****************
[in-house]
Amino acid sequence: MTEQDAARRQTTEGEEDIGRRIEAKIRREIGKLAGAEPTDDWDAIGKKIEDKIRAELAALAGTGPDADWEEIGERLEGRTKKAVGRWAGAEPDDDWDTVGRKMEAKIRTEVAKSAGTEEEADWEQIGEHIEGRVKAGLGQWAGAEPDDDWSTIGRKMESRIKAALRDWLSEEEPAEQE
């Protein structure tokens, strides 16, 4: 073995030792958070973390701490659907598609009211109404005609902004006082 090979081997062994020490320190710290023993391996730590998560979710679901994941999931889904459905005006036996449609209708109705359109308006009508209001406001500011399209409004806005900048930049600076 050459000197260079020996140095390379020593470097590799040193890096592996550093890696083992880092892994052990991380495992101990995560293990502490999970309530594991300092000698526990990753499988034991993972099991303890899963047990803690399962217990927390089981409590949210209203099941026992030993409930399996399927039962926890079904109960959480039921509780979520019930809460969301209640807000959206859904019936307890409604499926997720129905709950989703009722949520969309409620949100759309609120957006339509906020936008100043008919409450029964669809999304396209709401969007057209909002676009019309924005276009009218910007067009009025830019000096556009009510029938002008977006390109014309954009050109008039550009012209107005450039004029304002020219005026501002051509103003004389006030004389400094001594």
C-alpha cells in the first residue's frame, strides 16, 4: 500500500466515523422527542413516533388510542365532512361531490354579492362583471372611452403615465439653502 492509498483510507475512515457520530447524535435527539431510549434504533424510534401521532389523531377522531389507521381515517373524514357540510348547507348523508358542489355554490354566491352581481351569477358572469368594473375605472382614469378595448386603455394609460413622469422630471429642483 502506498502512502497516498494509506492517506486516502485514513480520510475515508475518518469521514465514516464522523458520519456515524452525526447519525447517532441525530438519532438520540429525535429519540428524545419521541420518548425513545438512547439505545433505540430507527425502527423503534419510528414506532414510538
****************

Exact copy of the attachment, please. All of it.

[in-house]
Amino acid sequence: MTEQDAARRQTTEGEEDIGRRIEAKIRREIGKLAGAEPTDDWDAIGKKIEDKIRAELAALAGTGPDADWEEIGERLEGRTKKAVGRWAGAEPDDDWDTVGRKMEAKIRTEVAKSAGTEEEADWEQIGEHIEGRVKAGLGQWAGAEPDDDWSTIGRKMESRIKAALRDWLSEEEPAEQE
């Protein structure tokens, strides 16, 4: 073995030792958070973390701490659907598609009211109404005609902004006082 090979081997062994020490320190710290023993391996730590998560979710679901994941999931889904459905005006036996449609209708109705359109308006009508209001406001500011399209409004806005900048930049600076 050459000197260079020996140095390379020593470097590799040193890096592996550093890696083992880092892994052990991380495992101990995560293990502490999970309530594991300092000698526990990753499988034991993972099991303890899963047990803690399962217990927390089981409590949210209203099941026992030993409930399996399927039962926890079904109960959480039921509780979520019930809460969301209640807000959206859904019936307890409604499926997720129905709950989703009722949520969309409620949100759309609120957006339509906020936008100043008919409450029964669809999304396209709401969007057209909002676009019309924005276009009218910007067009009025830019000096556009009510029938002008977006390109014309954009050109008039550009012209107005450039004029304002020219005026501002051509103003004389006030004389400094001594």
C-alpha cells in the first residue's frame, strides 16, 4: 500500500466515523422527542413516533388510542365532512361531490354579492362583471372611452403615465439653502 492509498483510507475512515457520530447524535435527539431510549434504533424510534401521532389523531377522531389507521381515517373524514357540510348547507348523508358542489355554490354566491352581481351569477358572469368594473375605472382614469378595448386603455394609460413622469422630471429642483 502506498502512502497516498494509506492517506486516502485514513480520510475515508475518518469521514465514516464522523458520519456515524452525526447519525447517532441525530438519532438520540429525535429519540428524545419521541420518548425513545438512547439505545433505540430507527425502527423503534419510528414506532414510538